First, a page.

Levels of Antibodies to Hepatitis B Core Antigen Are Associated With Liver Inflammation and Response to Peginterferon in Patients With Chronic Hepatitis B

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Abstract

Background. Emerging evidence suggests a pivotal role for B-cell responses in the natural history of chronic hepatitis B. Serum levels of antibodies to hepatitis B core antigen (anti-HBc) vary across infection stages, but their role in predicting response to antiviral therapy is uncertain. Methods. Anti-HBc levels were assessed before peginterferon (PEG-IFN) therapy in patients with chronic hepatitis B who either started de novo PEG-IFN (n = 299; 195 hepatitis B e antigen [HBeAg] positive) or started PEG-IFN as add-on to an existing nucleo(s)tide analogue backbone (n = 91; all HBeAg-positive). Associations were explored between anti-HBc and (1) serum biomarkers, (2) liver histological findings, and (3) treatment response. Results. We studied 390 patients. The hepatitis B virus (HBV) genotype were A, B, C, and D in 24%, 9%, 16%, and 49%, respectively; 72% of patients were Caucasian. Among currently untreated HBeAg-positive patients, anti-HBc was correlated with HBV DNA, hepatitis B core-related antigen (HBcrAg), hepatitis B surface antigen (HBsAg), and HBV RNA, but not with alanine aminotransferase (ALT). Higher anti-HBc was associated with more severe histological inflammatory activity (P , .001), irrespective of HBeAg status. After de novo PEG-IFN, higher anti-HBc levels were associated with HBeAg loss, sustained response, HBsAg decline, and HBsAg clearance (P, .050). Among patients treated with add-on PEG-IFN, higher anti-HBc was associated with HBeAg loss (P = .01). Conclusions. Serum anti-HBc levels correlate with histological inflammatory activity. Higher anti-HBc levels were associated with favorable treatment outcomes. These findings suggest that anti-HBc could be used to select patients most likely to respond to immunomodulatory therapy.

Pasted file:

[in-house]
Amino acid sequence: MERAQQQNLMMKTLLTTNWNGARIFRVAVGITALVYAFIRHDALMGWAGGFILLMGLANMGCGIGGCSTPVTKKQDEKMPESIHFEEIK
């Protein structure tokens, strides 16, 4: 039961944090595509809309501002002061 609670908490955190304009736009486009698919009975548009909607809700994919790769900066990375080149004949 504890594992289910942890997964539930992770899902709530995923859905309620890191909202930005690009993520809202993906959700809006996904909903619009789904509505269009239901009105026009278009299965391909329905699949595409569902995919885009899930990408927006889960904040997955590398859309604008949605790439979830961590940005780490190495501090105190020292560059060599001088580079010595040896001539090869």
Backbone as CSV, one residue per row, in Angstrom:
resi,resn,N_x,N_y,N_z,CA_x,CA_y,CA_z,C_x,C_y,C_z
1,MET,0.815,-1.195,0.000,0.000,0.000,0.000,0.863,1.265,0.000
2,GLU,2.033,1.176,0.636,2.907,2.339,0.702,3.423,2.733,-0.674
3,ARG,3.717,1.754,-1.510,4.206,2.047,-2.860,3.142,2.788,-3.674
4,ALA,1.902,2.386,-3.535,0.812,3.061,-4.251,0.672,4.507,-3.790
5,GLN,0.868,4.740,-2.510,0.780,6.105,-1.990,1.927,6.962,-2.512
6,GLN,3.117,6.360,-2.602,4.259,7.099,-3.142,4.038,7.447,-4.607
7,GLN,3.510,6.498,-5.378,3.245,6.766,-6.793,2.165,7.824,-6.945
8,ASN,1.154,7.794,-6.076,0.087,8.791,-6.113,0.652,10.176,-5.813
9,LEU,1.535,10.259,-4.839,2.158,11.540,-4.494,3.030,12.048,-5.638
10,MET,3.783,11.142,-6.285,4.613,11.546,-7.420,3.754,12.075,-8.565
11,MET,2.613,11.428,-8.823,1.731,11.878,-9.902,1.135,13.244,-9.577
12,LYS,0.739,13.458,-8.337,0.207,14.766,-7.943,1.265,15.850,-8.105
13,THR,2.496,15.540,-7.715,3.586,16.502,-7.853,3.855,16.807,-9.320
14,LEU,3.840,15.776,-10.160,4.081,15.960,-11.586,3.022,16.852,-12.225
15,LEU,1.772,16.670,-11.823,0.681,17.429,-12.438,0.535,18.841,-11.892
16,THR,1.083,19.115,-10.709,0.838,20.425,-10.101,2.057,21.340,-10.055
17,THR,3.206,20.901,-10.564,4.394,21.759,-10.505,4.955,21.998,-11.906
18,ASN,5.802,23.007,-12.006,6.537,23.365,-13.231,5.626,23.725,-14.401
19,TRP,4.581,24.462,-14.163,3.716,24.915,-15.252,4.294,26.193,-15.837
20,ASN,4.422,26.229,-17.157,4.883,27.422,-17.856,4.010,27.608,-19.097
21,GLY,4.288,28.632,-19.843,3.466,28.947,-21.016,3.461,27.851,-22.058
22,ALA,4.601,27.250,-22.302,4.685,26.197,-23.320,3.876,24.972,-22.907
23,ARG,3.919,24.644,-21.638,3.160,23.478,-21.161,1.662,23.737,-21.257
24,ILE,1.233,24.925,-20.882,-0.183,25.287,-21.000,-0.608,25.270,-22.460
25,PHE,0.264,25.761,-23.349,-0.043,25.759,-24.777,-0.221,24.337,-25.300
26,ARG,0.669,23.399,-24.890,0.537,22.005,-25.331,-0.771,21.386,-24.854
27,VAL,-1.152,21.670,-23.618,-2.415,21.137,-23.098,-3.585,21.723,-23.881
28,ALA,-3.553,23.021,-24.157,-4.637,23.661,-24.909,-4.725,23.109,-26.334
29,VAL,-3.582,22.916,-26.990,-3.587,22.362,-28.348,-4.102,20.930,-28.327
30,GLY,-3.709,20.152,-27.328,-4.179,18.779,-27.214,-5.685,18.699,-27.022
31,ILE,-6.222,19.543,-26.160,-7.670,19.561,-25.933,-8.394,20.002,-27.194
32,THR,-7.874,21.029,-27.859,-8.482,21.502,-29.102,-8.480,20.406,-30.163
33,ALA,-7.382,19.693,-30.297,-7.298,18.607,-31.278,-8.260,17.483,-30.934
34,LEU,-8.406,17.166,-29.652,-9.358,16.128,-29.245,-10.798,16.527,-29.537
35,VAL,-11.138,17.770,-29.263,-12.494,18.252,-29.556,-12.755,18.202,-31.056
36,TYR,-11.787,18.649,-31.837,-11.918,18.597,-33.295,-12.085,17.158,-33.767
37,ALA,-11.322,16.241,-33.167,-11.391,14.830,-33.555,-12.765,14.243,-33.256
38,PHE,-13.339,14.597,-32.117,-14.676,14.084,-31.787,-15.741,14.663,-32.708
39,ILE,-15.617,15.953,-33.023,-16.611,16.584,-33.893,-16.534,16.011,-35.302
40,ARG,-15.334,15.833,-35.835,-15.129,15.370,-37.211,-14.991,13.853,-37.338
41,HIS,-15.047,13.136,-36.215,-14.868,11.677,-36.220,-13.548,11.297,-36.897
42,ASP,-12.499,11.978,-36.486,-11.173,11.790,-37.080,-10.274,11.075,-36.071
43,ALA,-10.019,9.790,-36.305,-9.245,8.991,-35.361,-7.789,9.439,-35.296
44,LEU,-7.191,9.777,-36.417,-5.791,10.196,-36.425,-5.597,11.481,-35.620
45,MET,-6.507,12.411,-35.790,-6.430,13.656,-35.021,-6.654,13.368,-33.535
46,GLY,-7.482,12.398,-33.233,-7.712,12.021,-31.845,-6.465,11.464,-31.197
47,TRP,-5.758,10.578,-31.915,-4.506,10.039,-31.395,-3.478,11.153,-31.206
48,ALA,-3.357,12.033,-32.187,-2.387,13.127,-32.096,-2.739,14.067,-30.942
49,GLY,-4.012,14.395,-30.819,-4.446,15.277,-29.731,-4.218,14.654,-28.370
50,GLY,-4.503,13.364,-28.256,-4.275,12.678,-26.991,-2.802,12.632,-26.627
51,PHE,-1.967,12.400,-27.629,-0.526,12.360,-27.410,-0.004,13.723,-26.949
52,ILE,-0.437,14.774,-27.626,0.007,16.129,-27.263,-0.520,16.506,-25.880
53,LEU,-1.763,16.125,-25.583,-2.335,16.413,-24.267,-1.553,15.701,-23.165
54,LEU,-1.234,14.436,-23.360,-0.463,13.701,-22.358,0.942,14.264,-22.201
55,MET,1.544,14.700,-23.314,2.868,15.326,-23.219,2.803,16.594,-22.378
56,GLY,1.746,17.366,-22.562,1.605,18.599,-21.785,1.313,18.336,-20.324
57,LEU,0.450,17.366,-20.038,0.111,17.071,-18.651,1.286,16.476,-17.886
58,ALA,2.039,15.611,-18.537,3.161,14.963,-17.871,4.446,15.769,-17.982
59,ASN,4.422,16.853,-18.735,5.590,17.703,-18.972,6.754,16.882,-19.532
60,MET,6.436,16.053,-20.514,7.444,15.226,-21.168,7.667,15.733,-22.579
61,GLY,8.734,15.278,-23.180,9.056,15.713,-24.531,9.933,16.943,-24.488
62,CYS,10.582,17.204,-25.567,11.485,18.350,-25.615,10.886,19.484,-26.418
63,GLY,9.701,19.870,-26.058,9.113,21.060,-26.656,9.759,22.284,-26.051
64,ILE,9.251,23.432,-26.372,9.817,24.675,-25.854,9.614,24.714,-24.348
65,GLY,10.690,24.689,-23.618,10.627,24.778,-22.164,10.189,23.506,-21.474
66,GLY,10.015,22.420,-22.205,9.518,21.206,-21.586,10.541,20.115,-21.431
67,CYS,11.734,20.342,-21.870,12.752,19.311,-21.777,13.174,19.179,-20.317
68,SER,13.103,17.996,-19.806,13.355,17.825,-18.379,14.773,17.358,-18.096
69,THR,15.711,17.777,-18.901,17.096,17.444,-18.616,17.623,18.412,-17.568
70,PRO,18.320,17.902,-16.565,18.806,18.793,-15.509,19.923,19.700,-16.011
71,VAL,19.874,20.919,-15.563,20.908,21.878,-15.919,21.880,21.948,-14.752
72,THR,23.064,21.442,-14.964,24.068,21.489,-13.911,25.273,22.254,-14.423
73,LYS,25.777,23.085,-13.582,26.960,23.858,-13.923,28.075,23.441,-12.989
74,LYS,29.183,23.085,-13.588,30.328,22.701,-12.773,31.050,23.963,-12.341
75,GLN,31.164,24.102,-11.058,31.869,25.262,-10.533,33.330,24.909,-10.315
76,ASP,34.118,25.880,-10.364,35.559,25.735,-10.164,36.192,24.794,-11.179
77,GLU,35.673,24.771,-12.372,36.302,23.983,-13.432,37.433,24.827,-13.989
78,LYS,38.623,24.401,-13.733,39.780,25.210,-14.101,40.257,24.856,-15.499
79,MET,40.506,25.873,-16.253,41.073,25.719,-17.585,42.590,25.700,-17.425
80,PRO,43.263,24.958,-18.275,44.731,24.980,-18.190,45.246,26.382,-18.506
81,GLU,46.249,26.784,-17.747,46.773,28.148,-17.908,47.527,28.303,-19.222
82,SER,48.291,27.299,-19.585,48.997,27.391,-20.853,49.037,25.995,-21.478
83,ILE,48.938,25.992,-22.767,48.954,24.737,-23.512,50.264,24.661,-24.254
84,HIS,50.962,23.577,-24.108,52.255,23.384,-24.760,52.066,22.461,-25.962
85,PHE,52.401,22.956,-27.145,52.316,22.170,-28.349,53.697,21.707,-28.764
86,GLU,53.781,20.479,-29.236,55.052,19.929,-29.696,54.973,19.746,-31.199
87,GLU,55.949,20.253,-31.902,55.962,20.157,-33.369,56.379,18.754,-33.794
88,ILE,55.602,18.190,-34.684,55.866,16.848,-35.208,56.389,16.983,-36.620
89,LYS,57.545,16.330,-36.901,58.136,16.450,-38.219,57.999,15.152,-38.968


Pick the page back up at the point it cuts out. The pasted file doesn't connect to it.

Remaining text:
Original languageEnglish
Pages (from-to)113-122
Number of pages10
JournalThe Journal of infectious diseases
Volume227
Issue number1
DOIs
Publication statusPublished - 1 Jan 2023

Bibliographical note

Funding Information:
This study was sponsored by the Foundation for Liver and Gastrointestinal Research, Rotterdam, the Netherlands. Anti-HBc test kits were provided free of charge by Fujirebio. Funding to pay the Open Access publication charges for this article was provided by the Erasmus University.

Publisher Copyright:
© The Author(s) 2022. Published by Oxford University Press on behalf of Infectious Diseases Society of America.

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